Anthony Zepperi, Staff Writer
HARTFORD – Gov. Ned Lamont recently announced that he has signed into law a property revitalization bill that will promote the revitalization of environmentally contaminated, blighted parcels of land and put them back into good use in a way that will benefit the local economy of towns throughout Connecticut while at the same time ensuring environmental integrity.
Approved with bipartisan, unanimous support during the recent special session of the Connecticut General Assembly, the legislation sunsets the Connecticut Property Transfer Act of 1985, which both environmentalists and economic development officials agree was obsolete and ineffective and authorizes the development of a more flexible, predictable, environmentally sustainable, and socially just, release-based regulatory program commonly used in most other states.
Under this new system, rather than singling out certain properties with onerous requirements, it focuses compliance on contamination that poses the greatest risk to the environment, and creates a uniform, predictable set of standards to guide cleanups of low-risk spills without a lot of red tape.
The governor said this renewed approach will take parcels that have gone unused for generations and make them more attractive to private investors, benefiting both the environment and economic development. It is estimated that there are about 4,200 properties in Connecticut that fall under the Transfer Act, and only about a quarter of them have been cleaned up since the program began 35 years ago.
“In today’s challenging times, we are doing everything we can to build a stronger Connecticut economy that is safer and healthier environment for our children,” Lamont said. “This new law will streamline cleanups of contaminated properties, bring properties back to life and there’s never been a more important time to fix regulations that aren’t working, and adopt solutions for the greater good and benefit of our great state.”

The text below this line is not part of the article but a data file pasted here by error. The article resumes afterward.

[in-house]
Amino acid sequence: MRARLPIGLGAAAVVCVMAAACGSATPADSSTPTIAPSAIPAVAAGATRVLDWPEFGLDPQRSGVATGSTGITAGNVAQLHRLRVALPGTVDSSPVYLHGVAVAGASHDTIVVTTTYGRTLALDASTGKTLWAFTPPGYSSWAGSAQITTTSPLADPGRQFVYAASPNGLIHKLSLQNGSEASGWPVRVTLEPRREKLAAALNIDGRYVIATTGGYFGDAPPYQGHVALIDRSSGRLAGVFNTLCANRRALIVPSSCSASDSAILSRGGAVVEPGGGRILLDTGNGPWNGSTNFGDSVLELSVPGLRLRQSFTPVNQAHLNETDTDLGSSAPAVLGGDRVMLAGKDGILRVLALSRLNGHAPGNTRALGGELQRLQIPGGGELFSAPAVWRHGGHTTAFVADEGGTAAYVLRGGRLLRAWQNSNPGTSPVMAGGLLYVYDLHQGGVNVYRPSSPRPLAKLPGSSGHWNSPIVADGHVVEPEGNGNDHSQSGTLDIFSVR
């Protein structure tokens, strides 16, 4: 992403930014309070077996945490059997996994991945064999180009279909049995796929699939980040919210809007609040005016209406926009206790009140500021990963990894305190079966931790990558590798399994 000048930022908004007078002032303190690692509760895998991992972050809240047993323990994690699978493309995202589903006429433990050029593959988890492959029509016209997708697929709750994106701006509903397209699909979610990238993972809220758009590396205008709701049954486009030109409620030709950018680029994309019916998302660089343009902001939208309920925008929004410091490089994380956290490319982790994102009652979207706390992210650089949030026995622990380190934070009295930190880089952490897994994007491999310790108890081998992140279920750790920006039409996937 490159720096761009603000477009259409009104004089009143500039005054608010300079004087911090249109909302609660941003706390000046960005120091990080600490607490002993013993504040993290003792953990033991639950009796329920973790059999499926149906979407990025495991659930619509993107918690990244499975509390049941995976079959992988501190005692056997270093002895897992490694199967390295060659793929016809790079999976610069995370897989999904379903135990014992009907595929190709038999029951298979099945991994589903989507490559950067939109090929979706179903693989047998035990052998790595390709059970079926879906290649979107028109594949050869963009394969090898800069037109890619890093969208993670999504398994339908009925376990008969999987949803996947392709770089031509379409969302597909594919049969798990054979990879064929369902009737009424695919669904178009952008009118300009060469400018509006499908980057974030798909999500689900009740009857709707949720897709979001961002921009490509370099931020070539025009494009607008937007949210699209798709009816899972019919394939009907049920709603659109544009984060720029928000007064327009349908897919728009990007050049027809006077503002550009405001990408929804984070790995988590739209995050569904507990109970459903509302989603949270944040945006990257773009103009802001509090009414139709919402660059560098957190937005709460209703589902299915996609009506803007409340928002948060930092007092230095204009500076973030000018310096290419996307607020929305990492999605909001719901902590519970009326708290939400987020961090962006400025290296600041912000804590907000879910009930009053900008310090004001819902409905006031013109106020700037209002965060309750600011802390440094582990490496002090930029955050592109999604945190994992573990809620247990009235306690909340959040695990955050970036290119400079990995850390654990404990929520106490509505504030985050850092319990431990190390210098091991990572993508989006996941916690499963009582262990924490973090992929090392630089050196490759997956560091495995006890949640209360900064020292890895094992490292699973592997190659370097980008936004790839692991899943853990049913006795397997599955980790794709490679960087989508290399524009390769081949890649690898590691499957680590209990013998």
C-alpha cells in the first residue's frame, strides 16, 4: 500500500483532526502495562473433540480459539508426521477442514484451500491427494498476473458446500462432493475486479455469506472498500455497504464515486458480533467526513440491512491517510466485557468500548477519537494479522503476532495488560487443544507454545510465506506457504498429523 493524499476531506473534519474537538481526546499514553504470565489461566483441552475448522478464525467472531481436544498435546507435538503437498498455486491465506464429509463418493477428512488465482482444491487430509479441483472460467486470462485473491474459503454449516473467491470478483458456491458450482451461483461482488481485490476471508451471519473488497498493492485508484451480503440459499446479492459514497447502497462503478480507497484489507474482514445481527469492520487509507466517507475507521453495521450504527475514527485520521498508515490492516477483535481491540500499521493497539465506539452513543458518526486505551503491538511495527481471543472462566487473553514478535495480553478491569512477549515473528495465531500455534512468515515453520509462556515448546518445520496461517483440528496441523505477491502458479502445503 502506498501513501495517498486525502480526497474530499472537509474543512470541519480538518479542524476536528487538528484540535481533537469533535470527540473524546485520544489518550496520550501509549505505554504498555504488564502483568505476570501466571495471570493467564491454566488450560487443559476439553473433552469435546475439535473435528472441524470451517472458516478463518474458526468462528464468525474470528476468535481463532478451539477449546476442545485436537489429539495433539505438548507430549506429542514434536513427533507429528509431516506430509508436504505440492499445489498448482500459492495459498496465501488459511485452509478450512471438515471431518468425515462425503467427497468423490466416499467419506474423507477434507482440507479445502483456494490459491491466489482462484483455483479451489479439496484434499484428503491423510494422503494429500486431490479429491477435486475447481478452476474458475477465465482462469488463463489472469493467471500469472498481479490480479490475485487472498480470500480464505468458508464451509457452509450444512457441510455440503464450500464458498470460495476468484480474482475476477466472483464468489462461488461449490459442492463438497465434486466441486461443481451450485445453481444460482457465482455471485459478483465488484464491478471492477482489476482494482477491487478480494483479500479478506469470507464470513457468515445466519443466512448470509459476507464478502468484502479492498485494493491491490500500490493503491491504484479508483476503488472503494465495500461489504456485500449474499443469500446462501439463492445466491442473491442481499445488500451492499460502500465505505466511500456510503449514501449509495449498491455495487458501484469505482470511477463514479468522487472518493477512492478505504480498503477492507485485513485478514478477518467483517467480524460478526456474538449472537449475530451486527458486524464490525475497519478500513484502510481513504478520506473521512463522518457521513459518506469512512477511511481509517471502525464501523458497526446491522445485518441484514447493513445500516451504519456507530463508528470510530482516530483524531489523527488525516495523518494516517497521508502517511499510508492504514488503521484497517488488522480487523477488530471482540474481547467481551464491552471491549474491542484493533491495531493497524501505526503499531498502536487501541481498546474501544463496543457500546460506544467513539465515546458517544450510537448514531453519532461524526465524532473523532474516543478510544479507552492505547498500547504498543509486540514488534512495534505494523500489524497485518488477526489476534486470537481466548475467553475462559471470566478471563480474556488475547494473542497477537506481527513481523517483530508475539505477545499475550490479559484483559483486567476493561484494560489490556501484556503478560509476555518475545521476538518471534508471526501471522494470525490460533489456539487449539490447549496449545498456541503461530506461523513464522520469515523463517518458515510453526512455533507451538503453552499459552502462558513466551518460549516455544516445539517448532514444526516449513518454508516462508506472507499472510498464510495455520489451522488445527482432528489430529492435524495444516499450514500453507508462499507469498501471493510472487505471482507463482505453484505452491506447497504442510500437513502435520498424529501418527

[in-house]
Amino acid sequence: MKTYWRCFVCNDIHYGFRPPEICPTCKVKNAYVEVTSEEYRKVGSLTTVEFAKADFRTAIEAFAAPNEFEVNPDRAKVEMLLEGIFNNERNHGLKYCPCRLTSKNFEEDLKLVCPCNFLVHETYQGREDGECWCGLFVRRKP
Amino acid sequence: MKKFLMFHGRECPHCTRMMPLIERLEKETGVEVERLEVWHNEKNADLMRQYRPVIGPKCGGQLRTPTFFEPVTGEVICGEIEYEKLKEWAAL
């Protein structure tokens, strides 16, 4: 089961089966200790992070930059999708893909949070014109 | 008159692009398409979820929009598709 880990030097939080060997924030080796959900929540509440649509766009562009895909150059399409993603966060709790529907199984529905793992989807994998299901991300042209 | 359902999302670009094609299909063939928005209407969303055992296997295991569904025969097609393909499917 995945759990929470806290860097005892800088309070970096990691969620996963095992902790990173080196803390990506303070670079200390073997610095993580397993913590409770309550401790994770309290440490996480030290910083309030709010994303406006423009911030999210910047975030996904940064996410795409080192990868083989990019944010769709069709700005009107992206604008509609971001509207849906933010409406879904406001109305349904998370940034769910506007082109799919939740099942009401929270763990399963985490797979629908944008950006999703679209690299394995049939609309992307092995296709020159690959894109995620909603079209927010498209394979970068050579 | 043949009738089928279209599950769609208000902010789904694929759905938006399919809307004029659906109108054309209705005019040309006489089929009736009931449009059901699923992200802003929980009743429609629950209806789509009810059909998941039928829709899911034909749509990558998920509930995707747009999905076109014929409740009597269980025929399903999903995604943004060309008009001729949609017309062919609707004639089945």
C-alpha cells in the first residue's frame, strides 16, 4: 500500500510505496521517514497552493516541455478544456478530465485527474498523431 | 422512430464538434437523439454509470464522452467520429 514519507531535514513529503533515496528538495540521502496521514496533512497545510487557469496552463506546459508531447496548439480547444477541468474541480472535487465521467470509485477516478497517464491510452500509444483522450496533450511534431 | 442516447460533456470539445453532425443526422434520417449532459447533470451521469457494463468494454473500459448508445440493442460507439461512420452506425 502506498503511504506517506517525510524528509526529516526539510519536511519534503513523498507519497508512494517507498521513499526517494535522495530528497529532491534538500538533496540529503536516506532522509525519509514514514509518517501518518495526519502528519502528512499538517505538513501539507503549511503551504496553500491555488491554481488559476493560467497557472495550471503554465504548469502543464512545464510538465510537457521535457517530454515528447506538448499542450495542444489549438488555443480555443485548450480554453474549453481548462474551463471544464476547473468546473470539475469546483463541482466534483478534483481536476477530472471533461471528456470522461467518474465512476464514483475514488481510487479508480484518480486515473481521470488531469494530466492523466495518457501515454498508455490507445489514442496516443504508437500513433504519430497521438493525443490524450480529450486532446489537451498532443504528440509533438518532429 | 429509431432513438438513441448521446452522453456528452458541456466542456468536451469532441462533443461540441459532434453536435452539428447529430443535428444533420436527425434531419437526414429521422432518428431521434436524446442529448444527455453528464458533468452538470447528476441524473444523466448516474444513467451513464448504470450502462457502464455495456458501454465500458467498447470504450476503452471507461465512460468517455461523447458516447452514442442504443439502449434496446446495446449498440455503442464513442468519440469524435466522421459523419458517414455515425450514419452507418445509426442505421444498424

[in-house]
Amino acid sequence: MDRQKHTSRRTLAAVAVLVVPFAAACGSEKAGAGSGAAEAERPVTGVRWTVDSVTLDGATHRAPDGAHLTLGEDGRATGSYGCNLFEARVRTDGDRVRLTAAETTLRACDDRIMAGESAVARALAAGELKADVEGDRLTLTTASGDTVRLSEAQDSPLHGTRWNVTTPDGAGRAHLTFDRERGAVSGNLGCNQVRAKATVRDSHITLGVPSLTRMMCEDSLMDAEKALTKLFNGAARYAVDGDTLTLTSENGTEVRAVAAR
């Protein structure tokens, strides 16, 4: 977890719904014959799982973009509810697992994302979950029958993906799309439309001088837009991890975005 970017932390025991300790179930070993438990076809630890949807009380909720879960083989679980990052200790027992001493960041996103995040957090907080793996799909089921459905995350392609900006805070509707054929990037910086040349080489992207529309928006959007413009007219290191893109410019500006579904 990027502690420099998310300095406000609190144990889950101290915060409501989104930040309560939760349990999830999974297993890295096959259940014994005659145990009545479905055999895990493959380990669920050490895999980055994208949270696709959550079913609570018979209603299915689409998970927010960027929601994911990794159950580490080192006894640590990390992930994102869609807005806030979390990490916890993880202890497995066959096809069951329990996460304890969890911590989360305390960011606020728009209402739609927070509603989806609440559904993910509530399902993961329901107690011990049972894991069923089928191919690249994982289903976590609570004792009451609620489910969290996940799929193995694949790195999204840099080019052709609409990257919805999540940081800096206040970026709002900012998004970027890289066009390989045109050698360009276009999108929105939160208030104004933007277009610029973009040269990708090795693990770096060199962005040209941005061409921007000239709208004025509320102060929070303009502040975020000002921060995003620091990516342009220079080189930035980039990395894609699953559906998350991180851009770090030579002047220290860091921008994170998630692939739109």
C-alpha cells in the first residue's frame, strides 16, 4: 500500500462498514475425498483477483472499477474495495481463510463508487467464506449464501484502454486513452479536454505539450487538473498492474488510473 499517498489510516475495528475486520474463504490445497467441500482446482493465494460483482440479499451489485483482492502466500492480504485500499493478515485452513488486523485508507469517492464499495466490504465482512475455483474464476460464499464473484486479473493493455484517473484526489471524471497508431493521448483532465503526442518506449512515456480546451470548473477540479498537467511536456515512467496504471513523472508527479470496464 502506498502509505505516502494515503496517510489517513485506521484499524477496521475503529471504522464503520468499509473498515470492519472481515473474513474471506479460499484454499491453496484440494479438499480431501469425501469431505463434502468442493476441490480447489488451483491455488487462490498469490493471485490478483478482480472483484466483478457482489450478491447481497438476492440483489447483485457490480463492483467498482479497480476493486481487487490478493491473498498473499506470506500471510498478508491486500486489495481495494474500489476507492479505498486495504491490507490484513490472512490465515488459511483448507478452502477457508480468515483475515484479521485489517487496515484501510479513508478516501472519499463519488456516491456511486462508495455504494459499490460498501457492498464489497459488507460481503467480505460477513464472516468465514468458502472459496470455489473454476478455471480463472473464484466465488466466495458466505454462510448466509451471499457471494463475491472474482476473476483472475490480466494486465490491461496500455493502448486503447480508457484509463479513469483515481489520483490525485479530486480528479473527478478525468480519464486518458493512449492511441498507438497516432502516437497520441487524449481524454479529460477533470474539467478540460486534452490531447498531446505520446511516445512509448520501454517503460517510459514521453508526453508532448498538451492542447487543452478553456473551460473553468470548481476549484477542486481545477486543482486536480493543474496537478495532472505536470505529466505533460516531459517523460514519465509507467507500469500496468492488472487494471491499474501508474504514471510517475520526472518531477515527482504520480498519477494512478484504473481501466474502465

The legislation was built through the robust participation of a diverse multitude of stakeholders and with the technical inputs of the professional staff at the Department of Energy and Environmental Protection (DEEP) and the Department of Economic and Community Development (DECD).
In particular, Lamont thanked the co-chairs of the legislature’s Environment Committee, State Senator Christine Cohen (D-Guilford) and State Representative Mike Demicco (D-Farmington) as well as the co-chairs of the Commerce Committee State Senator Joan Hartley (D-Waterbury) and State Representative Caroline Simmons (D-Stamford) for their advocacy in getting the bill approved by both chambers of the General Assembly.
Connecticut Energy and Environmental Protection Commissioner Katie Dykes said that she is working hard with business people to help create a more efficient clean-up system.
“This year, with strong legislative leadership and bipartisan support, we are responding to that call, and will finally move to a more effective release-based cleanup framework that matches the rest of the country,” Dykes said. “This new approach will protect our environment and our communities while incentivizing smart, sustainable, and environmentally informed development. DEEP looks forward to working collaboratively with stakeholders on the regulatory framework in the months ahead.”